Show/hide main menu

Neural stem cells

About the Neural stem cells lab group

JackPriceProfessor Jack Price leads the research group on neural stem cells.

My research group is primarily interested in stem cells, and we are studying their biology in four areas.

> First, we are interested in stem cells as therapeutic agents that can bring about functional improvement in the damaged brain.

 

> Second, we are interested in stem cell diversity.

> Third, we are using stem cells to model human neurodevelopmental disorders in vitro.

> Fourth, we are interested in endogenous neural stem cells, and their role in adult neurogenesis and its implications for human health.

In all these studies, we are working primarily with human stem cells, either neural stem cells derived from fetal or the adult nervous system, or induced pluripotent stem cells (iPSCs).

Stem cells as therapeutic agents

For some years, we have been studying the potential of neural stem cells to bring about repair in the nervous system. Neural stem cells are remarkable cells: if engrafted into the injured brain, they have the capacity to induce functional recovery (Price, 2001, 2011; Price and Williams, 2001).

For many years, we believed this property reflected the multipotentiality of the stem cells; that is, their ability to differentiate into multiple different neural types (Morgan et al., 2010; Pollock et al., 2006; Uwanogho et al., 2010). It transpires, however, that engrafted cells rather work to improve the brain’s own response to injury. Together with Dr. Mike Modo, we have engrafted neural stem cells into models of stroke and other neurodegenerative disease. We have used MRI, behavioural and histochemical assays to follow the behaviour of the cells and the progression of disease (Bible et al., 2009a, b; El-Akabawy et al., 2011; Johansson et al., 2008; Modo et al., 2009). With Prof Eva Sykova and Dr Pavla Jendelova, we have studied the impact of neural stem cell engraftment on spinal cord injury (Kubinova et al., 2010).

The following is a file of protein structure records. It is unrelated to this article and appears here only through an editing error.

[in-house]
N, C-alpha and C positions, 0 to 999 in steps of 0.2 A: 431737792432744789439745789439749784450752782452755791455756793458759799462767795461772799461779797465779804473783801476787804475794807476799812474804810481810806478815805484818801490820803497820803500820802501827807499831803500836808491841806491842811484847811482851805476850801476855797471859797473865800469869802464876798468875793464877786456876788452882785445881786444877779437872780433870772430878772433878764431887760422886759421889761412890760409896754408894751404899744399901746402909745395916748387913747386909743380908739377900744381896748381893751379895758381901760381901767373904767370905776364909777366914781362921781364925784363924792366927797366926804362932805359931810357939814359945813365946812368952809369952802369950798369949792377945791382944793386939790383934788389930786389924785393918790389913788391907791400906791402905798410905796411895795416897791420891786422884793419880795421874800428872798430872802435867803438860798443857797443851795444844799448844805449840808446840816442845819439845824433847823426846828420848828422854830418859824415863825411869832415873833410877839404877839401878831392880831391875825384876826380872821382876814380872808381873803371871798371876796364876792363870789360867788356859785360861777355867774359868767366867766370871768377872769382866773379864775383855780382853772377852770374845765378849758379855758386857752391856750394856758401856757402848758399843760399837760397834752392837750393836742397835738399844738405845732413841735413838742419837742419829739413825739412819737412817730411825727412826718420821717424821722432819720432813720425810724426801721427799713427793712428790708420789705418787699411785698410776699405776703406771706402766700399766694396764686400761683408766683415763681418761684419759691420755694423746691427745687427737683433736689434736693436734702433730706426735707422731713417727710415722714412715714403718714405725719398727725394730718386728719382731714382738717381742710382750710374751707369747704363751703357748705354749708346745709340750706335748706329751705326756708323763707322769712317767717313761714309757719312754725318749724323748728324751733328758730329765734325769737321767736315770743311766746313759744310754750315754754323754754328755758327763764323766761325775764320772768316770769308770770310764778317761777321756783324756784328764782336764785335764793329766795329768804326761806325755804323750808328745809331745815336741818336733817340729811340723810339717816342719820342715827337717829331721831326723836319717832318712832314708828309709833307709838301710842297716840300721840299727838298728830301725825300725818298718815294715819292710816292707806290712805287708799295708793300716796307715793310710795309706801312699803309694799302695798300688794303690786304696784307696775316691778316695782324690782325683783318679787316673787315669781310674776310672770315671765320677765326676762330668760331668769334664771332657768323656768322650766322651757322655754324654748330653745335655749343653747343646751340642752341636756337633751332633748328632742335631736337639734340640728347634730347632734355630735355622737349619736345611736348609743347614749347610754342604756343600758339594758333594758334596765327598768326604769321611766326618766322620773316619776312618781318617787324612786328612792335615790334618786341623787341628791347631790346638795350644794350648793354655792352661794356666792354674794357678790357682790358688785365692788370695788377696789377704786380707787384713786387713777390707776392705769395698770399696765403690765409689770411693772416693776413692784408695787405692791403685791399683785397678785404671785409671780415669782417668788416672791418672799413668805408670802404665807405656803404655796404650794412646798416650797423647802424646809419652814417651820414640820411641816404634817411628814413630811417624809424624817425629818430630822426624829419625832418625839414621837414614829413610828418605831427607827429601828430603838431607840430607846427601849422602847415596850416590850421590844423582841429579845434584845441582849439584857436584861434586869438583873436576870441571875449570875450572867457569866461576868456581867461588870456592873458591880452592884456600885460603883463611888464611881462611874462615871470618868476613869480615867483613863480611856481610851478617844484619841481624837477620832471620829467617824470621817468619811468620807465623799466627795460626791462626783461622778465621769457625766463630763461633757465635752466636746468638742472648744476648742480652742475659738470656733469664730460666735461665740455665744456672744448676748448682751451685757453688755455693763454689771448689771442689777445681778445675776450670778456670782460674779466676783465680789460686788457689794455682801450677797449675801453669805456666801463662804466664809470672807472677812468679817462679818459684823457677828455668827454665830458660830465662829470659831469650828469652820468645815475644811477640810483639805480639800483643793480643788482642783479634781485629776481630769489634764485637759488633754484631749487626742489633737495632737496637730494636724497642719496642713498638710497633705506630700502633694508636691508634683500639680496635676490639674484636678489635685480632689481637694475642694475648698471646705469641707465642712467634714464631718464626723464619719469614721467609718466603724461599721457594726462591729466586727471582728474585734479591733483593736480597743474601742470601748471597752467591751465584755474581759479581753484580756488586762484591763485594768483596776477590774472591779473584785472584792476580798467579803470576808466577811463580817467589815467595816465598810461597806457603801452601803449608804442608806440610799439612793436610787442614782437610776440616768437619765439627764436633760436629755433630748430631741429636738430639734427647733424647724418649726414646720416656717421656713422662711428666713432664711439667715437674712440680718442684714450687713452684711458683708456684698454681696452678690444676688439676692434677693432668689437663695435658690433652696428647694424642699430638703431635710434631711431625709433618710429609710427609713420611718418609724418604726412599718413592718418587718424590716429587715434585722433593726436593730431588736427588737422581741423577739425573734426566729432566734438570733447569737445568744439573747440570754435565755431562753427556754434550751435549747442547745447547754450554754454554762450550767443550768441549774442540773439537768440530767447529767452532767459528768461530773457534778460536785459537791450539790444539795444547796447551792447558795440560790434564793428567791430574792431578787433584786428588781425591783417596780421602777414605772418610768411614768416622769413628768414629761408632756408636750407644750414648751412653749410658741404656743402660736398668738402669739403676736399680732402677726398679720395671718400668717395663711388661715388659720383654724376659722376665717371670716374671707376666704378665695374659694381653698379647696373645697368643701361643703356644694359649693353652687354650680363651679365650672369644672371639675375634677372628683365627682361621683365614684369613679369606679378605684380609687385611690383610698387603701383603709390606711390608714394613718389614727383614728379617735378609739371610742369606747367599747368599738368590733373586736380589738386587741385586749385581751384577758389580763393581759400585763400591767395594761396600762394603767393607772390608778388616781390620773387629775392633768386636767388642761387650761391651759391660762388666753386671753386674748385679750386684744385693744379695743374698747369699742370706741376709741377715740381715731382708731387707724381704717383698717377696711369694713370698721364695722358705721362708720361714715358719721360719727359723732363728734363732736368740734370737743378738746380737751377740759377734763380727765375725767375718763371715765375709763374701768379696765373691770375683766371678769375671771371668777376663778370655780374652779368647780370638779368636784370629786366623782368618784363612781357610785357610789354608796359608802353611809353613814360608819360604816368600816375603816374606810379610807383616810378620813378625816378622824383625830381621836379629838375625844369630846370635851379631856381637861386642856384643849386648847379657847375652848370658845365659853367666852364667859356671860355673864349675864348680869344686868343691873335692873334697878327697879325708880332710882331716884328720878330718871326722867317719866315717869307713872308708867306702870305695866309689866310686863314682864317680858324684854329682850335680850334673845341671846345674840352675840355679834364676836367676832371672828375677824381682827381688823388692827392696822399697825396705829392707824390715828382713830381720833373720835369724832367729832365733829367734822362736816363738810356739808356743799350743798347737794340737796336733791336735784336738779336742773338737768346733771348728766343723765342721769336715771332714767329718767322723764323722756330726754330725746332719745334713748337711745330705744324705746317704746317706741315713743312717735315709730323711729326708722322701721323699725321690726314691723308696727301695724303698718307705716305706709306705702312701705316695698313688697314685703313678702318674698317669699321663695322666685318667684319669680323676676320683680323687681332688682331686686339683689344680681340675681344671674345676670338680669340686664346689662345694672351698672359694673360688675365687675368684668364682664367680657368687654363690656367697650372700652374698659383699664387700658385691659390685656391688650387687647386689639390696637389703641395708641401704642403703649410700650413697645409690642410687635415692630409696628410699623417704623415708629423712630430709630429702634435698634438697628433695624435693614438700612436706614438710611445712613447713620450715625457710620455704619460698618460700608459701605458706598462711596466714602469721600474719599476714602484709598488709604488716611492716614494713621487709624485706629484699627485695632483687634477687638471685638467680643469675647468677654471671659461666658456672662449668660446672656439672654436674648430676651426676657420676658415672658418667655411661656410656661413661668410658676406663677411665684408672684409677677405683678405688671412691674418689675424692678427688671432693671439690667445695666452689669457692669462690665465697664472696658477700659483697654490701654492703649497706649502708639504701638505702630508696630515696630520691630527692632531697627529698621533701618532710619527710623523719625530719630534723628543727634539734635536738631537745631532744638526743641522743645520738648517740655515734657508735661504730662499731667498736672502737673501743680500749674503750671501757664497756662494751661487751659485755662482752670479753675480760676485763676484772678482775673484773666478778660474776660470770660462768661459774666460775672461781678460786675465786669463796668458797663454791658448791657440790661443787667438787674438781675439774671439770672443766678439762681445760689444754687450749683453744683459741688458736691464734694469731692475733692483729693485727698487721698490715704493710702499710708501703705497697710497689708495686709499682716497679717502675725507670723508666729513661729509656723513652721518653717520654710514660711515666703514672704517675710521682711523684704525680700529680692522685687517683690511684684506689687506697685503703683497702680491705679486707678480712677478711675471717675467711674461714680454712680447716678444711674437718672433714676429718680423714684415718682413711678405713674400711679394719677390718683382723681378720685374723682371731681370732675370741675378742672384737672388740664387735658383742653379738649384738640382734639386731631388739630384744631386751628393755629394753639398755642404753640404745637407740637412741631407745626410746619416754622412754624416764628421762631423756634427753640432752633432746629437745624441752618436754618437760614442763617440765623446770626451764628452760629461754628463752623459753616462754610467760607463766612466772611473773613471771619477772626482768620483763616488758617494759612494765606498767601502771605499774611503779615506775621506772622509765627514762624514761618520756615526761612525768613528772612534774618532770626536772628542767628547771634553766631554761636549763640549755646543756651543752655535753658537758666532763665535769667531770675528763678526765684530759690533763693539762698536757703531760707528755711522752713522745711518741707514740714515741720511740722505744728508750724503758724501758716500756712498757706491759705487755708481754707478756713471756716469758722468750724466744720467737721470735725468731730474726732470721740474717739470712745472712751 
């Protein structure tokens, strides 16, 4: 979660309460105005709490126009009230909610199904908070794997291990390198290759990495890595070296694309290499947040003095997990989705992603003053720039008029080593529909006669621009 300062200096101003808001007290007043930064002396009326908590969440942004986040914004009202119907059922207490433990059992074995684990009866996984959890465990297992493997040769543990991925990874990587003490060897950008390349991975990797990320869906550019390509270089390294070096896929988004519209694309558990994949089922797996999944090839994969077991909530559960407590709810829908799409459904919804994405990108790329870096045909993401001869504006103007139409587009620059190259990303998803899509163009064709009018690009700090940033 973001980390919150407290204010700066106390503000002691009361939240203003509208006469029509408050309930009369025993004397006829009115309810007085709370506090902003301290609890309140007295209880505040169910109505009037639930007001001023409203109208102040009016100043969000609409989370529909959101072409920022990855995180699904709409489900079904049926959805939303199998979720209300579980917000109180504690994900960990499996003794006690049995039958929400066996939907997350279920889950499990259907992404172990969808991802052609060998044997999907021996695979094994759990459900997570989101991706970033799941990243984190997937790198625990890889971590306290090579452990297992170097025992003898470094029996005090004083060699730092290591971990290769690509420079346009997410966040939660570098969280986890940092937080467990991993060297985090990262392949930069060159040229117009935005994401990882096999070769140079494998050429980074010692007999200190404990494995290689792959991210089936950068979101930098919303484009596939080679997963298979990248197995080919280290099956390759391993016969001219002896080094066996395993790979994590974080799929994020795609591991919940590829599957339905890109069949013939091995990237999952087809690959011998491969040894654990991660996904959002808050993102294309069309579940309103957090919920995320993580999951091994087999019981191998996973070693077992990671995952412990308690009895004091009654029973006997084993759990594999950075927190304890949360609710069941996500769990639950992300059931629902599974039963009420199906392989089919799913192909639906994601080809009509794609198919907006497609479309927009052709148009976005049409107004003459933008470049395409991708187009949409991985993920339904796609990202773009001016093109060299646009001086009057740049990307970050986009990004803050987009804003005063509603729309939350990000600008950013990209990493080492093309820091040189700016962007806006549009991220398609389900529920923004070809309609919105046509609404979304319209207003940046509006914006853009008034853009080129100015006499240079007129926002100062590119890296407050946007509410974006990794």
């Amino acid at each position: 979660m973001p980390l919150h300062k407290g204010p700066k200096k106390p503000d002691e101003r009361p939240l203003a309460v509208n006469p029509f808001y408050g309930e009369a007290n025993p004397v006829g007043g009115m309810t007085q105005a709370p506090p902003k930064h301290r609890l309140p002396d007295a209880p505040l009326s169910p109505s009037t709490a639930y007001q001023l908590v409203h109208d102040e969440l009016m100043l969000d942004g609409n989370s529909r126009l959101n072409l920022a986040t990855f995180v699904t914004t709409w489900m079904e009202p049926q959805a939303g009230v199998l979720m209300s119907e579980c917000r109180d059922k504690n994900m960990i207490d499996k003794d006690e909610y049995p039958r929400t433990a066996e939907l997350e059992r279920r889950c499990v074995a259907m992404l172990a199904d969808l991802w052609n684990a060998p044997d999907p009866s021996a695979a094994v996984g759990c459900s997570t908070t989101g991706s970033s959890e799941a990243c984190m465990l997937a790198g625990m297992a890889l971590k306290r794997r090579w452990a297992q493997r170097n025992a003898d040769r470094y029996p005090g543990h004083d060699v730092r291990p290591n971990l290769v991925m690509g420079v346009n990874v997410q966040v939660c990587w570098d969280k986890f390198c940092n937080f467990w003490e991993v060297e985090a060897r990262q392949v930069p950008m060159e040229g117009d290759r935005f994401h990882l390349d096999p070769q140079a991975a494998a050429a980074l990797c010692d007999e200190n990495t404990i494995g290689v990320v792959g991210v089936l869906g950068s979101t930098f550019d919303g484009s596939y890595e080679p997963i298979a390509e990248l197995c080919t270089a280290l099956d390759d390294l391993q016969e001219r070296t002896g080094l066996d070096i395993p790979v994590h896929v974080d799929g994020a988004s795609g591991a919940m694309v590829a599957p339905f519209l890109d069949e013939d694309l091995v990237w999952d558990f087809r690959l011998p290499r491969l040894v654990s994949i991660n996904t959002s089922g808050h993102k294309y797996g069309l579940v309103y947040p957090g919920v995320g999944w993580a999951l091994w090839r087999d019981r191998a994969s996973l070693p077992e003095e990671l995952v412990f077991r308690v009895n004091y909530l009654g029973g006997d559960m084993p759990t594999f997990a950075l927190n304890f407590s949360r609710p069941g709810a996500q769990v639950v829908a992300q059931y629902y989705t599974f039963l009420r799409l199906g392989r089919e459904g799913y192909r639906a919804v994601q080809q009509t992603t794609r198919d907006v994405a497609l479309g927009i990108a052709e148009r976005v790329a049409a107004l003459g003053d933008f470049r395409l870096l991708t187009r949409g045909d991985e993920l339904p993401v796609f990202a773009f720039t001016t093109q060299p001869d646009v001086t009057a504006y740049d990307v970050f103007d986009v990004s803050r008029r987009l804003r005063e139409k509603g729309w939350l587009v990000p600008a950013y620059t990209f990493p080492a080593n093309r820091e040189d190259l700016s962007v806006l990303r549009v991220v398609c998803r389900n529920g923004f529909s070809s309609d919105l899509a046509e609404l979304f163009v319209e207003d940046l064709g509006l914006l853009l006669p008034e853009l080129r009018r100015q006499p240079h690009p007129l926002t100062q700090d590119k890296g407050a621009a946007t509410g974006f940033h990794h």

MotorNeuronsDerived

In this area of stem cell therapeutics, we collaborate with ReNeuron Ltd, a UK biotech company developing stem cells for therapeutic and drug discovery applications. I act as a consultant for ReNeuron. 

Stem cell diversity

Stem cells are not all the same. Clones of neural stem cells, for example, differ from one another, even if they are genetically identical, and are derived even from the same area of brain. This diversity is important, partly because it is likely to have consequences developmentally, but also because it impacts on their utility. If stem cell lines are to be created to treat brain disorders, which lines should we choose from among the diverse types that emerge?

We are studying whether part of this diversity arises from mono-allelic gene expression. The genome typically carries two copies of each gene, one derived from each parent. Generally it is believed that both copies are expressed concurrently, though there are a number of documented exceptions, such as imprinted genes, and X-inactivation. We now have evidence that a particular subset of genetic loci show ‘stochastic’ monoallellic expression, meaning that a small proportion of genes expressed by human neural stem cells, are monoallelic in some cells and biallelic in other cells (Jeffries et al., Submitted). We also know that this choice is associated with differential DNA methylation, and with differential histone modifications, so we believe this is a novel epigenetic developmental control mechanism. We are now interested in the implications of this mechanism for human disease.